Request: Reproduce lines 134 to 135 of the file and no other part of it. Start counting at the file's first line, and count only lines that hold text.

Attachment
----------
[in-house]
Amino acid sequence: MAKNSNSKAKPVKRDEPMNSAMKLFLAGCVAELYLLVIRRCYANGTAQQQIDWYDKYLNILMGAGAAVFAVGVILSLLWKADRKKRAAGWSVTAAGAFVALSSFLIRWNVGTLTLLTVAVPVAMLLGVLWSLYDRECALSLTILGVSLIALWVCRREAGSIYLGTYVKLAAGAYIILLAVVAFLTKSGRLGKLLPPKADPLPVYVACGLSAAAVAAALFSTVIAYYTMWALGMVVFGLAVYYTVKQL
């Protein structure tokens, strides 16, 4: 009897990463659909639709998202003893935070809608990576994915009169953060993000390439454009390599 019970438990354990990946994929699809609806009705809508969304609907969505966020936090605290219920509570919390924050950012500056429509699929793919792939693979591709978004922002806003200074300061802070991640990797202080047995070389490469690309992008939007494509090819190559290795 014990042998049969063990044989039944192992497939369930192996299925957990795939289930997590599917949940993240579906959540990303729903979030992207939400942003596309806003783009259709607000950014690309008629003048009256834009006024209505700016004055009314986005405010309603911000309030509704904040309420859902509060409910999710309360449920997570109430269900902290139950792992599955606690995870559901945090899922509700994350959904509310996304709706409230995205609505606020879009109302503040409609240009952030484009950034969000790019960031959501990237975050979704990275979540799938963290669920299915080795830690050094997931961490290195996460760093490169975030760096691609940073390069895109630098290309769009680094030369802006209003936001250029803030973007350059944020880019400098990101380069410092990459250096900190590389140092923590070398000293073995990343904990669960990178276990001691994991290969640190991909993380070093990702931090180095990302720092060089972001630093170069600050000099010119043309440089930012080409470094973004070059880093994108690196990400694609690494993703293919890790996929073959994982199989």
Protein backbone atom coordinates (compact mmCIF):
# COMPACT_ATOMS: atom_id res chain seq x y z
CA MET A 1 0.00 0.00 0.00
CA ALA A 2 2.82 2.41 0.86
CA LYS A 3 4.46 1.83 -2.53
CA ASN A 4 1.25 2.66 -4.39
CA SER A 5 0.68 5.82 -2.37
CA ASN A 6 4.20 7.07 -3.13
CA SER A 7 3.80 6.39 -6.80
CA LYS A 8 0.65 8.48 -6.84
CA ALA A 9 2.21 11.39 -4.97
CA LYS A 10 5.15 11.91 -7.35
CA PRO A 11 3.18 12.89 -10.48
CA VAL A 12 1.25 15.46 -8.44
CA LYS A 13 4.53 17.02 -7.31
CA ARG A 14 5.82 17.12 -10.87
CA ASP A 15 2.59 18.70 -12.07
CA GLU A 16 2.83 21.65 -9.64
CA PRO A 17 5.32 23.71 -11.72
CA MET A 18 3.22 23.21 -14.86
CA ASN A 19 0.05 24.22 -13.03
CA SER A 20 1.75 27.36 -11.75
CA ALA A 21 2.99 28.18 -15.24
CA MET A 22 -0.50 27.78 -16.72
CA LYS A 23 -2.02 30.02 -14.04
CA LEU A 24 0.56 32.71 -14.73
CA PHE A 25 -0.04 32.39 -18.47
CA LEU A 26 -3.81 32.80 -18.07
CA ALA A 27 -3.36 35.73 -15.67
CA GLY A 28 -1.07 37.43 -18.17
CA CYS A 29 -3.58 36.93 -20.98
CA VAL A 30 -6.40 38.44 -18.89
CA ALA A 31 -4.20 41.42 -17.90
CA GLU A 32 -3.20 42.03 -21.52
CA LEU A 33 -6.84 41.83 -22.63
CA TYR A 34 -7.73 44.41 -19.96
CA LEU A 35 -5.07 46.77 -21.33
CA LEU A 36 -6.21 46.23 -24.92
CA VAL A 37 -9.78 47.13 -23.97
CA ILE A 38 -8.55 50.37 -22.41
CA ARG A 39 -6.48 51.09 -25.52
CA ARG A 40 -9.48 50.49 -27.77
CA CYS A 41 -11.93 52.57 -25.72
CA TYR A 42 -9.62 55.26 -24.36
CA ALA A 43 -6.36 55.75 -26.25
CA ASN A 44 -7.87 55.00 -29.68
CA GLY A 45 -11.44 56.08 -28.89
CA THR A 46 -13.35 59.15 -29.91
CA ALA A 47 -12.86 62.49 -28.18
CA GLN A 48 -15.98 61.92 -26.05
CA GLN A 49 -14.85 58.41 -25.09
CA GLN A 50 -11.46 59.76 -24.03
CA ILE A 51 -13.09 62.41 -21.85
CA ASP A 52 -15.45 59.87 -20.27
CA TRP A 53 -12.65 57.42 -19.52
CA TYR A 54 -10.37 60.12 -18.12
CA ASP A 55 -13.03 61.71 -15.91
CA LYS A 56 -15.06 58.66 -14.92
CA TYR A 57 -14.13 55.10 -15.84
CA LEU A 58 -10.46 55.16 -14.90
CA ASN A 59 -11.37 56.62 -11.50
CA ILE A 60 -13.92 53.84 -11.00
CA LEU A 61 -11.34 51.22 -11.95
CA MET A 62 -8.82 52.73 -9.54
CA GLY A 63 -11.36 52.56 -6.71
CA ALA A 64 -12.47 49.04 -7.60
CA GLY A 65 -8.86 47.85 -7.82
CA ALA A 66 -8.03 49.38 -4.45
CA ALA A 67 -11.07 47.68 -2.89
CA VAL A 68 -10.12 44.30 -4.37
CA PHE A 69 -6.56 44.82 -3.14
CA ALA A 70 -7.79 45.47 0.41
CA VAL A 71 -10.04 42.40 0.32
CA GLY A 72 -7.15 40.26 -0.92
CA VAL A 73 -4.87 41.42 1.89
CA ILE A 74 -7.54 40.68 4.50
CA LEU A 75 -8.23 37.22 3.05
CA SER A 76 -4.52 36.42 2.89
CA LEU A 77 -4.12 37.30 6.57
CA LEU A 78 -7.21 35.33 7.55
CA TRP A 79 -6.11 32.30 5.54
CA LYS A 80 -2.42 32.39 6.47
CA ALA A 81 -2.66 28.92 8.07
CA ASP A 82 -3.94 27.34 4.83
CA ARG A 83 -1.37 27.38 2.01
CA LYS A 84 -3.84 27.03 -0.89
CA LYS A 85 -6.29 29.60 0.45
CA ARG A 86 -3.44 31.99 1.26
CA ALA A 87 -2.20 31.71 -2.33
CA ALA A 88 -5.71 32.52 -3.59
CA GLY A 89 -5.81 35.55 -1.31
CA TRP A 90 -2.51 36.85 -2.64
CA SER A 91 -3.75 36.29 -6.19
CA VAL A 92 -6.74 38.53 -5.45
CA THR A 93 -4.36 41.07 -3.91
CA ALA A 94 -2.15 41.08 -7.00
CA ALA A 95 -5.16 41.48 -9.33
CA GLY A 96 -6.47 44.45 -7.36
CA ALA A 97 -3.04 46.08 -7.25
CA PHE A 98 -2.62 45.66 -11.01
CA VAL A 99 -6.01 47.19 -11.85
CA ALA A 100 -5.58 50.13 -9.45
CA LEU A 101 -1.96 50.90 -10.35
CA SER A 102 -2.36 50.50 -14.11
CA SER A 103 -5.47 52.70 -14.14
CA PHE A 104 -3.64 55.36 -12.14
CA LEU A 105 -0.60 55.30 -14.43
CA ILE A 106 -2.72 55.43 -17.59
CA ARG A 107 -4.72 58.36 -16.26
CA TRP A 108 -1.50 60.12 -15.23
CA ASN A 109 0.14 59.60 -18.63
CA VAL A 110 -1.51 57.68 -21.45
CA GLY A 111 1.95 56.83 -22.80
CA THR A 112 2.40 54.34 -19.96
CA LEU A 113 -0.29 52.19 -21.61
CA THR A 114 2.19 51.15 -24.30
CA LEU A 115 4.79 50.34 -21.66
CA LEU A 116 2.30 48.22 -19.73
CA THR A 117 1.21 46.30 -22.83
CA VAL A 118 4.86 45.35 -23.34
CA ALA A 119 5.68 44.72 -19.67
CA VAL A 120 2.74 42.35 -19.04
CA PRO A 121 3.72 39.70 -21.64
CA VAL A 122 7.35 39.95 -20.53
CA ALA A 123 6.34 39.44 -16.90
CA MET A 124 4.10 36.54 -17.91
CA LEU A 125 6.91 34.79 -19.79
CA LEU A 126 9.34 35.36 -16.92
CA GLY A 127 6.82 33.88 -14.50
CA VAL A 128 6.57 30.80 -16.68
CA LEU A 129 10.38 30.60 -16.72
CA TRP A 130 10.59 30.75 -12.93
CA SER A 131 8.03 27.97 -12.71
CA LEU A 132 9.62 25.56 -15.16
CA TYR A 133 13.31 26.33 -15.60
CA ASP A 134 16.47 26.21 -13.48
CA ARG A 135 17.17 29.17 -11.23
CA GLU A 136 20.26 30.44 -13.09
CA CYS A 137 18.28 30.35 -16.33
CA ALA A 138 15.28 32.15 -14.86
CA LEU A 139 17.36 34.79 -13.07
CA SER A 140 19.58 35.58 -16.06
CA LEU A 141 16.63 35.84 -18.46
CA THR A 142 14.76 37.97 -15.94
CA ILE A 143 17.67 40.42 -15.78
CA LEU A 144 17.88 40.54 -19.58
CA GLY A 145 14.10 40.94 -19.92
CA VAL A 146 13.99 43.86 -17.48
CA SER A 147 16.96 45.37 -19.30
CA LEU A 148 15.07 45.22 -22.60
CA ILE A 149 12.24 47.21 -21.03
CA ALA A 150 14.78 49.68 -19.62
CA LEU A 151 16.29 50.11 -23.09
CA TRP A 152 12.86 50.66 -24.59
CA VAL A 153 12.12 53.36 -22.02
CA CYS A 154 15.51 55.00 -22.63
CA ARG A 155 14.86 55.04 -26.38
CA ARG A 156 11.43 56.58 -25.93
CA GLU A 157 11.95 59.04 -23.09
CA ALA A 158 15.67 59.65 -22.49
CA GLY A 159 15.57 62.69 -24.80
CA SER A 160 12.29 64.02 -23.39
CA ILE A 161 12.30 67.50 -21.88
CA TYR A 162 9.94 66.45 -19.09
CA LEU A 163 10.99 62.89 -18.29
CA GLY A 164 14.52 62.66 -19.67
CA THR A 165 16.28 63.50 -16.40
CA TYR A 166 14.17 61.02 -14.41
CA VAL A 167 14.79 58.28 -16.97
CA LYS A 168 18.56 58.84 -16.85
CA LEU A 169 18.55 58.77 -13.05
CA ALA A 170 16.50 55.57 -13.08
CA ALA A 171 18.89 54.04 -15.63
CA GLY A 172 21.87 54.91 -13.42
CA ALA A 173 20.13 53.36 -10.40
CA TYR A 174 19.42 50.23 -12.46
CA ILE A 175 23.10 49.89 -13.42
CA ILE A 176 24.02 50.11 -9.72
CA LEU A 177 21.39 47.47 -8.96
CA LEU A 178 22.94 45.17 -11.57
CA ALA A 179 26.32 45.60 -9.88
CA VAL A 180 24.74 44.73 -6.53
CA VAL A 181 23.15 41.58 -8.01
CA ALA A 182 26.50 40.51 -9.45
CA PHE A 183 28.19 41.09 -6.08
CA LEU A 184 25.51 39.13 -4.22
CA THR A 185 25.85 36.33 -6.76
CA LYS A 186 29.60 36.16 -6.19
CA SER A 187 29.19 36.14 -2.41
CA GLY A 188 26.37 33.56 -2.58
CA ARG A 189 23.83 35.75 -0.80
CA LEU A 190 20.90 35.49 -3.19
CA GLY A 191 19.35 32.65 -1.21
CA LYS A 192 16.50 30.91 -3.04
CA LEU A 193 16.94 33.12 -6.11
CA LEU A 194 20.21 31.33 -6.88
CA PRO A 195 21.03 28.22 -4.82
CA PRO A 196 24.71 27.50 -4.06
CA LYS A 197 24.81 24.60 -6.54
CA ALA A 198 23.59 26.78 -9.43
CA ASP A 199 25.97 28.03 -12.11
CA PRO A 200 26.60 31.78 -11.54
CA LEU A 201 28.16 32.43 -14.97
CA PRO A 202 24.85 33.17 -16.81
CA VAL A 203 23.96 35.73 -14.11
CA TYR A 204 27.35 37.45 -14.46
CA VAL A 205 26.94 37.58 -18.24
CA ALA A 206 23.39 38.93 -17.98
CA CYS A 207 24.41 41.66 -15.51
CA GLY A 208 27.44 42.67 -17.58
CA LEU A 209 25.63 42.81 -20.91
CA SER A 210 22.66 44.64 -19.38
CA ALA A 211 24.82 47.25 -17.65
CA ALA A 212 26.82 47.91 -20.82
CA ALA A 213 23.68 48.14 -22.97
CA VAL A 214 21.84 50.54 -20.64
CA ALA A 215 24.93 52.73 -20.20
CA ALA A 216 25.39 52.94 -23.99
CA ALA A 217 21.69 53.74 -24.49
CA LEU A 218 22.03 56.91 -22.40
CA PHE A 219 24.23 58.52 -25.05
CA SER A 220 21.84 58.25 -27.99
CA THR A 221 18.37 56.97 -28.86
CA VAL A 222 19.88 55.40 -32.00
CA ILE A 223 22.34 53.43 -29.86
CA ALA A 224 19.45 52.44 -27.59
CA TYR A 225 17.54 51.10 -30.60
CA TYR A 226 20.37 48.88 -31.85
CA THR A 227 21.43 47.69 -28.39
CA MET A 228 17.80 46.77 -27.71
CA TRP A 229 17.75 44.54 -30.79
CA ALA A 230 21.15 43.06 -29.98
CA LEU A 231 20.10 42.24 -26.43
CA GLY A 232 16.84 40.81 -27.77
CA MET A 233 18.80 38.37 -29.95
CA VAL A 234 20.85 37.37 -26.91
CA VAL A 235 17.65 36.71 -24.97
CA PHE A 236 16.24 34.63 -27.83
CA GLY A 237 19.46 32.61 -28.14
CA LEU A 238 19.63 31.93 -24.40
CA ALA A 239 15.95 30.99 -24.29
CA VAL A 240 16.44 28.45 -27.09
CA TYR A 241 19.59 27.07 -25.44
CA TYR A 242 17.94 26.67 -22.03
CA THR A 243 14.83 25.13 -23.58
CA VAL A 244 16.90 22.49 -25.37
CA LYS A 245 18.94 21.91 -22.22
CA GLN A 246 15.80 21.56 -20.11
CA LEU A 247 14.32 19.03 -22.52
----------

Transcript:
CA LEU A 129 10.38 30.60 -16.72
CA TRP A 130 10.59 30.75 -12.93